Description The present invention pertains to methods for processing data, and more particularly to a method for partitioning a multi-dimensional data set into a plurality of rectangular-shaped partitions which can be processed and stored more efficiently than the non-partitioned data set The speed and efficiency at which a computer having a fixed processing capability accomplishes a delineated task is directly proportional to the quantity of data of being processed. To accomplish tasks more quickly, some conventional processing methods partition a data set in a database into a plurality of smaller data sets which can be processed together more quickly than the non-partitioned data set from which they are derived, thereby increasing the speed at which the data is processed. One widely used method for processing data in this manner is to construct a histogram approximation of a data set comprised of a plurality of numbers by partitioning the data set into a plurality of subsets, i.e., tiles, and then calculating the average value of the numbers in each tile, which average values are used for processing purposes. The three most widely used types of partitions constructed for two-dimensional data sets are: an arbitrary partition, shown in FIG. 1A, which has no restrictions on the arrangement of tiles; an hierarchical partition, shown in FIG. 1B, in which an array is vertically or horizontally separated into two disjointed tiles which are each further hierarchically partitioned; and a p×p partition, shown in FIG. 1C, in which the rows and columns are each partitioned into disjointed tiles. A partitioning metric for evaluating the partition is used to construct the histogram, wherein the metric is selected to be less than a fixed performance constraint value δ which varies depending upon the particular task to be performed. An algorithm is then used to determine the partition to be used. Optimal partitioning is obtained by constructing tiles having a minimum variation between the average value of the numbers in the tiles and each of the numbers themselves. Partitioning of data sets is used for various purposes including, but not limited to, scheduling when a computer will perform various tasks, as well as for selectivity estimation purposes such as determining how many people in a given population data set fall within each one of a plurality of age distributions. For scheduling tasks, δ represents the maximum time within which a task is to be performed, while for selectivity estimation purposes, δ represents the upper limit on the acceptable error of the result The memory available for processing a data set determines the number of partitions into which the data set can be divided, and thus also serves as a limitation on the selected metric. Conventional methods for partitioning data sets suffer from significant drawbacks. Specifically, such methods partition the data at very slow speeds, even for small data sets, and require large amounts of computer memory to process the data. A method for partitioning a multi-dimensional data set into a minimum number of rectangular-shaped partitions that enable the data to be processed and stored more efficiently than the non-partitioned data set while satisfying certain specified performance constraints, wherein the data set is partitioned using an algorithm. FIG. 1A shows a conventional arbitrary partition. FIG. 1B shows a conventional hierarchical partition. FIG. 1C shows a conventional p×p partition. FIG. 2 shows a flowchart depicting the steps in the operation of an exemplary embodiment of a partitioning method according to the present invention. FIG. 3 shows a data set in the form of a two dimensional partition which can be processed using the partitioning method of the present invention. The present invention provides a method for partitioning a multi-dimensional data set comprised of a plurality of numbers into a minimum number of rectangular-shaped tiles such that the metric computed on the partition is less than a certain performance constraint δ. This enables the partitioned data to be processed more quickly, using less computer memory than the non-partitioned data set. The present invention can be used for various purposes, including scheduling tasks as well as for selectivity estimation purposes. The metric used to evaluate the partition constructed according to the present invention is defined in terms of the three following functions: an elementary function calculated on each number in each tile in the partition; a heft function calculated on the results of the elementary functions in each tile in the partition; and a cumulative function calculated on the results of the heft functions for each tile in the partition. The actual composition of these functions depends upon the application in question. For example, for task scheduling problems, the elementary function is each number in each one of the tiles, the heft function is the sum of the elementary functions for each one of the tiles, and the cumulative function is the maximum of the heft functions for the entire partition. For selectivity estimation problems, the elementary function is the square of each number in each one of the tiles, the heft function is the sum of the elementary functions for each one of the tiles, and the cumulative function is the sum of the heft functions for the entire partition. Given a certain performance constraint δ, the present invention uses an algorithm to determine how to partition the data into a minimum number of tiles that satisfies the limitation that the metric be less than δ. The specific algorithm used for partitioning the data depends upon the specific task for which the data is to be used. For example, as described in greater detail below, a different algorithm is used for determining the p×p partition for scheduling tasks than is used for determining the p×p partition for selectivity estimation purposes. Irrespective of the task and thus the algorithm used to determine a particular partition, the following terms need to be defined in order to understand the algorithms. X denotes a set of n rows and n columns of an n×n distribution A. For each tile r For a p×p partition in which the data is to be partitioned for scheduling tasks, the cumulative metric used is a MAX metric in which the heft of a partition is the maximum heft of any tiles, and the heft is also monotonic, i.e., does not decrease if its size increases. If a maximum value δ is defined for the heft of the solution, and it is assumed that a p (1) The weights of all elements of X are set to 1. (2) Repeat the following three steps: (a) Compute an α-good partitioning H, for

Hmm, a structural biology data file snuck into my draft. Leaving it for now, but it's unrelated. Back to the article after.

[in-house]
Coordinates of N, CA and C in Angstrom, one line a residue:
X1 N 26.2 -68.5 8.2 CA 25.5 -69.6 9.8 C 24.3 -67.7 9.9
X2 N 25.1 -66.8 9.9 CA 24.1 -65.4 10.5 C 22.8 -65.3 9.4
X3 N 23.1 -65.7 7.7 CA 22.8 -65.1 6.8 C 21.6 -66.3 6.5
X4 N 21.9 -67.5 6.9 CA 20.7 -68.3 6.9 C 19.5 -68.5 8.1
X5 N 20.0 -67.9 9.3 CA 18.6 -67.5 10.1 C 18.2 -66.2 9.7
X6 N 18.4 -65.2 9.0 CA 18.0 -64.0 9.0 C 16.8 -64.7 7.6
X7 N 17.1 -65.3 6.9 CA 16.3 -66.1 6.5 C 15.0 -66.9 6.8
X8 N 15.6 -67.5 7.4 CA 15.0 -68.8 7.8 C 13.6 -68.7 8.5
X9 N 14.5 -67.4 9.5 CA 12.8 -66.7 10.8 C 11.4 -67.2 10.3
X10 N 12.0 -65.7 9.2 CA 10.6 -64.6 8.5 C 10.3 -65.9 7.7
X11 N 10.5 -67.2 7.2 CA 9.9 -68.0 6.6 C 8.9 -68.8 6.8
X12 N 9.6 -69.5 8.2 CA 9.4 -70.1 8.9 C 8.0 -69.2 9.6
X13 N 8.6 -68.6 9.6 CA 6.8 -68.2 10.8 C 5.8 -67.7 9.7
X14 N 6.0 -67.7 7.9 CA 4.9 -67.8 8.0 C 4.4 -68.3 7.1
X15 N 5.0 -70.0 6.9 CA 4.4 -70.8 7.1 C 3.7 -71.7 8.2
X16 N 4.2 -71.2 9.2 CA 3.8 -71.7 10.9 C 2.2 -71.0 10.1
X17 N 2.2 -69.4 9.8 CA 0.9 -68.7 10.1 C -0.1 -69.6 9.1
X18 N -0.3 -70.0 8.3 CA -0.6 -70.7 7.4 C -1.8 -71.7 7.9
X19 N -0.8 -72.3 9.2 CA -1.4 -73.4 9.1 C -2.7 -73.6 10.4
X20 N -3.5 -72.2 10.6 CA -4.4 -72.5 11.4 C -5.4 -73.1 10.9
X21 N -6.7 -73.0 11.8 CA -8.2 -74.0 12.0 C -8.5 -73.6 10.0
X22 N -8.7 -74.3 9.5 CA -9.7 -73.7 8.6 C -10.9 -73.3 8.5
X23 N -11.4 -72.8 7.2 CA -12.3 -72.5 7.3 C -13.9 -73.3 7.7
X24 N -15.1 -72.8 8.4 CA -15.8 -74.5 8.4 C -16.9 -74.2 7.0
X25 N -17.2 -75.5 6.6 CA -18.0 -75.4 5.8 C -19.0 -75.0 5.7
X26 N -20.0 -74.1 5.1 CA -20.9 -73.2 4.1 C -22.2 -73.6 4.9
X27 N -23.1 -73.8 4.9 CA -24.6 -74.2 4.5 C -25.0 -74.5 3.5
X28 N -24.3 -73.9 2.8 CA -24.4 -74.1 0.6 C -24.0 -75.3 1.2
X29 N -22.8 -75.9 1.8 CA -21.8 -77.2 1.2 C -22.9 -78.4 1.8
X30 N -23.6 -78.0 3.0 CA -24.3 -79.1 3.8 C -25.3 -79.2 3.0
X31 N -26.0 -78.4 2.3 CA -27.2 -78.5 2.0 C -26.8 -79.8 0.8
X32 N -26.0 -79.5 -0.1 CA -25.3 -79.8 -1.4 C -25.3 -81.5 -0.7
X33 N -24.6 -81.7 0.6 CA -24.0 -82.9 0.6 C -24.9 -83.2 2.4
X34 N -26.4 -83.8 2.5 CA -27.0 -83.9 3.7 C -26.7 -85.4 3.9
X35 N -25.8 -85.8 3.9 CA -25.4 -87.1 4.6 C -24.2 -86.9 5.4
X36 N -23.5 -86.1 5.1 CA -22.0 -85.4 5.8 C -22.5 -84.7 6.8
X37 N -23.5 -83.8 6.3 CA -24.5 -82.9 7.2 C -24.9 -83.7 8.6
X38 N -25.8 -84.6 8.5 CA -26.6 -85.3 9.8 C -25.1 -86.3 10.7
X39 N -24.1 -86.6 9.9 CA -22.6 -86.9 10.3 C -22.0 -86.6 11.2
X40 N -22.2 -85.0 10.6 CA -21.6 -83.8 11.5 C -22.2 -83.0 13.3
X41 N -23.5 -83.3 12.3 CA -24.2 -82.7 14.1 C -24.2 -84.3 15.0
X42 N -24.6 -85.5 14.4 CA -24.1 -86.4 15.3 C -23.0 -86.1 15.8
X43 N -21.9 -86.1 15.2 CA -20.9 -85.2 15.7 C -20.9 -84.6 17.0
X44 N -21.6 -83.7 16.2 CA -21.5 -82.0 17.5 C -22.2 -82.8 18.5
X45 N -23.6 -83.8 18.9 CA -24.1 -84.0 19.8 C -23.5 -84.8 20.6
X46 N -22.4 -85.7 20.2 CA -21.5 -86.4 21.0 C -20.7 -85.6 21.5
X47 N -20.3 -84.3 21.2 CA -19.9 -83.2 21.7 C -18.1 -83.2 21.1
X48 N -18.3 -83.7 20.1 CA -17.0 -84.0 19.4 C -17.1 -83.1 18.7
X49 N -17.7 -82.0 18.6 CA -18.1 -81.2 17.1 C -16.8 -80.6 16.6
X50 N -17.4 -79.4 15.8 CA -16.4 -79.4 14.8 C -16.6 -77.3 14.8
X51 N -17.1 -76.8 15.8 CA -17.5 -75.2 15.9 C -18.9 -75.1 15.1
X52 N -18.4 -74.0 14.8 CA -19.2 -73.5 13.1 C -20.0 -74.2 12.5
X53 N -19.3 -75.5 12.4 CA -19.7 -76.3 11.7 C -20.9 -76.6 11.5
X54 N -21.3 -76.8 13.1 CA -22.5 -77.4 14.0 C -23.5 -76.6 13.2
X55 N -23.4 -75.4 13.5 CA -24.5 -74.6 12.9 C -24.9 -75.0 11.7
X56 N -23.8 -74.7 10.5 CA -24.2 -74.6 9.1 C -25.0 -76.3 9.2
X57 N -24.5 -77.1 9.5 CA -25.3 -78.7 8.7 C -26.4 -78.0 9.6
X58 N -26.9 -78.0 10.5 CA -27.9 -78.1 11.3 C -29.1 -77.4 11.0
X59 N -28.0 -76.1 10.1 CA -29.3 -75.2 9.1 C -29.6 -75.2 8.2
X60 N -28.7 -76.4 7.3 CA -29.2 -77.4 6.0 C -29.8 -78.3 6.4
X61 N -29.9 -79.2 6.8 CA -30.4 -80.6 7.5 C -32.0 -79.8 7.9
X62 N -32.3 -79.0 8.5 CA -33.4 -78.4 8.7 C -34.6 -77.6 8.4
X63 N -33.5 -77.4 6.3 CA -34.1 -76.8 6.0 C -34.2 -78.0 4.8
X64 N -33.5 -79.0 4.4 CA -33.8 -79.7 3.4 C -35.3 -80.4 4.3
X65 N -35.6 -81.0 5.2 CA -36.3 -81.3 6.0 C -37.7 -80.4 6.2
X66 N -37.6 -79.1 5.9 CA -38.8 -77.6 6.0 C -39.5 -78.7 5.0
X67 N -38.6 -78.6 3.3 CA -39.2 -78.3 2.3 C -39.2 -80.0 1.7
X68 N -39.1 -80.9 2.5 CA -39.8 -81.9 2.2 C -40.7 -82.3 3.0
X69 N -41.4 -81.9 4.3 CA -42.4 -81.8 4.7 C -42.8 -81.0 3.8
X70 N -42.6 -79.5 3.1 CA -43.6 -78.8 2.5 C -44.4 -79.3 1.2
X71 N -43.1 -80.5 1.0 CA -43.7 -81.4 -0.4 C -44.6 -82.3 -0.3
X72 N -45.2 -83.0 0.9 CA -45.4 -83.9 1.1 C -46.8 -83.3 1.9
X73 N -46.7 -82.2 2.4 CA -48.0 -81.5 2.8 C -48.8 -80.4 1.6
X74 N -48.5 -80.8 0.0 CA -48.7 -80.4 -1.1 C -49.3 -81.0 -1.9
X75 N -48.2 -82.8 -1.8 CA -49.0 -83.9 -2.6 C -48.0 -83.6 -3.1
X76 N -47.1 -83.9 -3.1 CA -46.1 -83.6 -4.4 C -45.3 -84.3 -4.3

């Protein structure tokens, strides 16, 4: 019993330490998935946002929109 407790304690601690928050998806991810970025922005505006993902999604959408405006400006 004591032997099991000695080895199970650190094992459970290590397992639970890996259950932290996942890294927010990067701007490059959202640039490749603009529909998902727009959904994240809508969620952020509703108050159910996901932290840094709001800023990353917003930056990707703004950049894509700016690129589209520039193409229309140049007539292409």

(b) Find a tile r (c) Multiply the weights of all elements of X that are contained in R For a p×p partition in which the data is to be partitioned for selectivity estimation purposes, the cumulative metric used is a SUM metric in which the heft of a partition is each comprised of a plurality of numbers each representing the sum of all of the numbers in a different one of the tiles, and the metric is monotonic. If a maximum value δ (1) Set the weights of all elements of X to 1. (2) Repeat the following three steps: (a) Compute an α-good partitioning H, for
(b) If the heft of the partitioning is at most 2δ (c) Multiply the weights of all elements of X that are contained in r FIG. 2 shows a flowchart depicting the steps in the operation of the present invention. At step FIG. 3 shows a two dimensional data set which can be processed using the present invention, wherein the vertical column represents a plurality of age ranges in years of individuals in the data set and the horizontal column represents a plurality of salary ranges in tens of thousands of dollars earned by these individuals. The data set is comprised of the numbers of individuals found at the intersection of these two columns. Although the present invention has been described herein for two-dimensional p×p partitions, it can be used both for n-dimensional partitions, and for partitions other than p×p partitions such as arbitrary and hierarchical partitions. However, p×p partitions provide a more efficient solution than either arbitrary or hierarchical partitions. Numerous modifications to and alternative embodiments of the present invention will be apparent to those skilled in the art in view of the foregoing description. Accordingly, this description is to be construed as illustrative only and is for the purpose of teaching those skilled in the art the best mode of carry out the invention. Details of the structure may be varied substantially without departing from the spirit of the invention and the exclusive use of all modifications which come within the scope of the amended claims is reserved. Patent Citations